In the new data analysis presented at ESC 2021, and simultaneously published in Cardiovascular Research, the prognostic output produced by FAI was compared against traditional cardiovascular risk factor-based models. The analysis showed a significant net clinical benefit using CaRi-Heart-based evaluation over and above traditional cardiovascular risk factor-based models in two independent CCTA cohorts. The analysis also showed that the prognostic performance of FAI risk for cardiac mortality was superior to coronary calcium score (CCS) in a head-to-head comparison. The metrics provided by CaRi-Heart also have the advantage of being dynamic in nature, giving physicians the opportunity to monitor an individual patient’s responsiveness to treatments. This is particularly important in patients receiving statins, which are known to increase CCS.
In addition to an improved absolute risk assessment, FAI analysis reports include the FAI-score for each main coronary vessel, an individualized quantification of coronary inflammation adjusted for technical, biological and anatomical characteristics that provides a measure of disease activity. Using the percentile value of the FAI-score provides the patient’s relative risk, compared with people of the same age and gender, and is particularly useful in estimating cardiovascular risk in younger patients, where traditional cardiovascular risk scores are often less helpful.
As stated by the latest ESC cardiovascular disease (CVD) prevention guidelines, “Relative risks may be high in young persons, even if 10-year absolute risks are low, because events usually occur later in life. The relative risk chart, or estimating risk age, may be helpful in identifying and counselling such persons.”
CaRi-Heart received European CE mark clearance in February. In the U.K., Caristo was recently awarded an NHS AI award to support the initial clinical roll out of CaRi-Heart in the National Health Service (NHS). The company said U.S. Food and Drug Administration (FDA) review is currently ongoing.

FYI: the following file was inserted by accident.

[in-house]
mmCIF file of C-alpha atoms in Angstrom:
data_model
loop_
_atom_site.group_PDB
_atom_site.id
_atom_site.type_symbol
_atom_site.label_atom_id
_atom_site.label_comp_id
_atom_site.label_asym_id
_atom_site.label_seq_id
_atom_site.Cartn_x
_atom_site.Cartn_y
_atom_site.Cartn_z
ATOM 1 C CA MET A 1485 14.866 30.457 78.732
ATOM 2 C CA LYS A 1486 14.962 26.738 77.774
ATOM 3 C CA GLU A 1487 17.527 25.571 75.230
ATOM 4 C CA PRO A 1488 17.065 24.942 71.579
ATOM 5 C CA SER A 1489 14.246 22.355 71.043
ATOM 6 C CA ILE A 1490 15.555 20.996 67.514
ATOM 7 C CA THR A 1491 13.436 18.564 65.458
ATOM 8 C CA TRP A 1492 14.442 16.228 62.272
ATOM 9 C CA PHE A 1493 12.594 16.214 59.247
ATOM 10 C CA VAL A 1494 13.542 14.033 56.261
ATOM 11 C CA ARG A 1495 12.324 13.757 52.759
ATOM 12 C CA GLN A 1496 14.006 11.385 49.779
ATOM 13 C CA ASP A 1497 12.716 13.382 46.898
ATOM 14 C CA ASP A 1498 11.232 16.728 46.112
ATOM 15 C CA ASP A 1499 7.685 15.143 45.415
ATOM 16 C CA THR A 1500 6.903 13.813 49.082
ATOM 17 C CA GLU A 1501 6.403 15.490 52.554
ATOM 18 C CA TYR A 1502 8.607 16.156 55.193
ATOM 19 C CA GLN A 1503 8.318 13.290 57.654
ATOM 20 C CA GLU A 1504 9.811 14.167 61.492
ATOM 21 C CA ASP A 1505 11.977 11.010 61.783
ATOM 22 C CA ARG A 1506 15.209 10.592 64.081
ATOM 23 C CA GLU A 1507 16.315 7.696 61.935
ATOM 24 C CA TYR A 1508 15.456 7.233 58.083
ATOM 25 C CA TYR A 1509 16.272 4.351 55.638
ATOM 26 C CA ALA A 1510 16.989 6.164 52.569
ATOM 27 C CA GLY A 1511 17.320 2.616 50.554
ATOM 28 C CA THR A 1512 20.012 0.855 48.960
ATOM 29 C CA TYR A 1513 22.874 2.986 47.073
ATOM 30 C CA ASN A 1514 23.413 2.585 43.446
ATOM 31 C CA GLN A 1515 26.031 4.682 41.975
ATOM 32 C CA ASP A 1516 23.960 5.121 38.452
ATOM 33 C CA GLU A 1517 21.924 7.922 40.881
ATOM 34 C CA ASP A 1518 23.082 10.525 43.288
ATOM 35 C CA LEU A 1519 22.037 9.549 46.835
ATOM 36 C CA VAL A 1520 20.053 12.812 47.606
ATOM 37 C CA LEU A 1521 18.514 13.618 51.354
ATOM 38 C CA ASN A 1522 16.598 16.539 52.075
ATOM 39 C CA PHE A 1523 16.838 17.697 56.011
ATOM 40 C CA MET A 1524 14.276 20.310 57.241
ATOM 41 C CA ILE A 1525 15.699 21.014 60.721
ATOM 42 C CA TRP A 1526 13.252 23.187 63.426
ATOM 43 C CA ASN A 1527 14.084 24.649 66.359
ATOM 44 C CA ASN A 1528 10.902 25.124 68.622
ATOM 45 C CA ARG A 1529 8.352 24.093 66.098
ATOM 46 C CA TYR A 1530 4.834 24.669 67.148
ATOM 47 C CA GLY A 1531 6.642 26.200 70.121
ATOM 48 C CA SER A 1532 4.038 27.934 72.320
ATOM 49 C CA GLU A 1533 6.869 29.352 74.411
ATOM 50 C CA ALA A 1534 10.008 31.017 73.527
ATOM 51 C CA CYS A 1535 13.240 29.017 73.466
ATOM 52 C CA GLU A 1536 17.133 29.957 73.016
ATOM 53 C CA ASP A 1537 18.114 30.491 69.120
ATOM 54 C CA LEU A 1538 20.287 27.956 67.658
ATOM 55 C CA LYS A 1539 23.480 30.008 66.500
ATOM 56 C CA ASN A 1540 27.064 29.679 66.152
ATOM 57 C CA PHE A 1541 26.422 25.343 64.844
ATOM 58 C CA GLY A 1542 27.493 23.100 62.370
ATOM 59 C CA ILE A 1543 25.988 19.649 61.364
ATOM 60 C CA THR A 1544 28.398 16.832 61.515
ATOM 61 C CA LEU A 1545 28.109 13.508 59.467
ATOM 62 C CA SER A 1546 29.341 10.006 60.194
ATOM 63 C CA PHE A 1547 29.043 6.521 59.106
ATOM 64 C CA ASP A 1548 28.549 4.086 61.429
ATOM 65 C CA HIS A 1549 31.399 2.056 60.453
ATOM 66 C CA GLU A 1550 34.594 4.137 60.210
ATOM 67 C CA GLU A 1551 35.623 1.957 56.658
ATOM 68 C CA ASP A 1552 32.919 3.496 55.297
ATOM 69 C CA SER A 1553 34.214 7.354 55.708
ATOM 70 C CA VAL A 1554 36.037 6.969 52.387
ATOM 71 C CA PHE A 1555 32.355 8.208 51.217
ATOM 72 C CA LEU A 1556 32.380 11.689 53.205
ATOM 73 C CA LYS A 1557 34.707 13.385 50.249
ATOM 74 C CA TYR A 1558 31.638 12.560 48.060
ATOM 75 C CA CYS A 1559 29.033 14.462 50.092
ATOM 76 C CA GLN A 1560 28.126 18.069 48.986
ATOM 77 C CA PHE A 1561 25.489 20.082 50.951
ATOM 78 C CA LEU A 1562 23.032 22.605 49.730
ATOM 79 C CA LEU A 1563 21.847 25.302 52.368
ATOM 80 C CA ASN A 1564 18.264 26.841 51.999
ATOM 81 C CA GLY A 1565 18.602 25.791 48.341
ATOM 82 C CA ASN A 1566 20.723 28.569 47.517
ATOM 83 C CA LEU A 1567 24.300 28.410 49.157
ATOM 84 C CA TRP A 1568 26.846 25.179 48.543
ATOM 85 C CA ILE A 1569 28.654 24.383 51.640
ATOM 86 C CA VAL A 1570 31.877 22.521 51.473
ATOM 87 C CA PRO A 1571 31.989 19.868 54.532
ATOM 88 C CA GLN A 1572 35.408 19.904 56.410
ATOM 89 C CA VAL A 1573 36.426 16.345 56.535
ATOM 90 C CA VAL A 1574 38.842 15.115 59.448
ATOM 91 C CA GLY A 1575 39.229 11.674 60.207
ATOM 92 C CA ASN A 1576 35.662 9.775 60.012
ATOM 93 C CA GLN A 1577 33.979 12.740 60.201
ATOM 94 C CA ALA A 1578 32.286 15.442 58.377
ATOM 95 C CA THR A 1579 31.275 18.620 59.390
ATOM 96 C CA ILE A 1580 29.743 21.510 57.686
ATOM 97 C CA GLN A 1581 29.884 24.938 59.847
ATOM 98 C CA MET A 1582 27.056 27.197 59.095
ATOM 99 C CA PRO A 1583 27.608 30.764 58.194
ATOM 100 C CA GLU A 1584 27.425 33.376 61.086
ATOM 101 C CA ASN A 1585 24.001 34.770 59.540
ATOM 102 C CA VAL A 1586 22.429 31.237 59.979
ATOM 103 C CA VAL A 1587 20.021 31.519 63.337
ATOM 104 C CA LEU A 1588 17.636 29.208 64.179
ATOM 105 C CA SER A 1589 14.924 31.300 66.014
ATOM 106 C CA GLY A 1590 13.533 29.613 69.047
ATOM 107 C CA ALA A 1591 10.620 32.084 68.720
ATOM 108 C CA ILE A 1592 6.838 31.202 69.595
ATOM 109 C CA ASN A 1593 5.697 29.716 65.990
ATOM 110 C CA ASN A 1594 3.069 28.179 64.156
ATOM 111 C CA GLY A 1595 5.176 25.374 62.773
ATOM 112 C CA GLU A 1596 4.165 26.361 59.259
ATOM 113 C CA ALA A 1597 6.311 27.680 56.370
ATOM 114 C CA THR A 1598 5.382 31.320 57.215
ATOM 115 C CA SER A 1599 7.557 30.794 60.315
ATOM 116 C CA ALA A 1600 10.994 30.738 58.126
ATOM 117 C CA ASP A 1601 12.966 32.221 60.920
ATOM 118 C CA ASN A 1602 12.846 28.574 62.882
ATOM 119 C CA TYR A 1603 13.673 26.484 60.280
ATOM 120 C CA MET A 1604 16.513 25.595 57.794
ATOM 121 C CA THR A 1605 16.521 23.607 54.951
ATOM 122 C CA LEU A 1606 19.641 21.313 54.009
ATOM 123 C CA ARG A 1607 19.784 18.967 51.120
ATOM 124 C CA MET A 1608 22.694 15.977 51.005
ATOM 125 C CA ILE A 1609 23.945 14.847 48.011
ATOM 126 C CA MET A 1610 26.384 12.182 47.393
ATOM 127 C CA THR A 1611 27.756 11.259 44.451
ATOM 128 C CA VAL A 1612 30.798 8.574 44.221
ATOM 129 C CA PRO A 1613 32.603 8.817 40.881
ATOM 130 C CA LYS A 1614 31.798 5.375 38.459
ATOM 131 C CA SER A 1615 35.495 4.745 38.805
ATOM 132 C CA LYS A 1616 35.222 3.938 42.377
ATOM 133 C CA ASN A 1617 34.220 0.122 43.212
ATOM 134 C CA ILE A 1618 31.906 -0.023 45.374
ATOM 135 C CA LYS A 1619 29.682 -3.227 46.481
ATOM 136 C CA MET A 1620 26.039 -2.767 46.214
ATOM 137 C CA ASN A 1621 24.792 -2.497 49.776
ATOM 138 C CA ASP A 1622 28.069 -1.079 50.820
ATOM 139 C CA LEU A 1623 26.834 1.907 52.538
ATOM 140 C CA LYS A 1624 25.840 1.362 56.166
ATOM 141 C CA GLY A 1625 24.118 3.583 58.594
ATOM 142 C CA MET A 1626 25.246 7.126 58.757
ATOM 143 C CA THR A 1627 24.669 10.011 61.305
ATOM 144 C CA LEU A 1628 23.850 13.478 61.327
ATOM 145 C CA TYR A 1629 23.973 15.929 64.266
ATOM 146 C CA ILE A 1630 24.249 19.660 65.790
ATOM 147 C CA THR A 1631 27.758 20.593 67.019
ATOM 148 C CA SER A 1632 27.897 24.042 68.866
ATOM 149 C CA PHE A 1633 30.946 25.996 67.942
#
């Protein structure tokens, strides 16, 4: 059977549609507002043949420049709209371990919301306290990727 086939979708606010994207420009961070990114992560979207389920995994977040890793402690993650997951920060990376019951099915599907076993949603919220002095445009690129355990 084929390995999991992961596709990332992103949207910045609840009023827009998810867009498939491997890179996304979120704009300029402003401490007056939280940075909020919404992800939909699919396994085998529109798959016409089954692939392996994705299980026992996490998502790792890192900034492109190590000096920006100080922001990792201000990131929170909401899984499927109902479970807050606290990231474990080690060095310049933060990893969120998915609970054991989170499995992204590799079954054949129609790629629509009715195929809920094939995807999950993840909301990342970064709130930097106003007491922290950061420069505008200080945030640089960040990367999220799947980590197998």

“I’m enthusiastic about a practical method for assessing inflammation in coronary arteries noninvasively in intact humans. Assessment of peri-arterial fat status is very exciting in this respect, including by the Oxford-developed technology,” said Peter Libby, M.D., Mallinckrodt Professor of Medicine at Harvard Medical School and Cardiovascular Specialist at Brigham and Women’s Hospital.
A comparison CT scan of a coronary artery with inflammation before and after one year of taking psoriasis biologic drug therapy. The top image shows areas of red inflammation and the bottom shows a year later with reduced inflammation. This NIH study may pave the way for new ways to risk assess patients using CT and to treat them using existing drug therapies. Image from the Oxford Academic Cardiovascular CT Core Lab and Lab of Inflammation and Cardiometabolic Diseases at NHLBI.
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1. Evangelos K Oikonomou, Mohamed Marwan, Milind Y Desai, et al. Non-invasive detection of coronary inflammation using computed tomography and prediction of residual cardiovascular risk (the CRISP CT study): a post-hoc analysis of prospective outcome data. The Lancet. Vol. 392, Issue 10151, P929-939, Published August 28, 2018. DOI:https://doi.org/10.1016/S0140-6736(18)31114-0.
2. Evangelos K. Oikonomou, Milind Y. Desai, Mohamed Marwan, et al. Perivascular Fat Attenuation Index Stratifies Cardiac Risk Associated With High-Risk Plaques in the CRISP-CT Study. J Am Coll Cardiol. 2020 Aug, 76 (6) 755–757.
3. Evangelos K Oikonomou, Alexios S Antonopoulos, David Schottlander, et al. Standardised measurement of coronary inflammation using cardiovascular CT: integration in clinical care as a prognostic medical device. Cardiovascular Research, cvab286, https://doi.org/10.1093/cvr/cvab286. Published online 27 August 2021.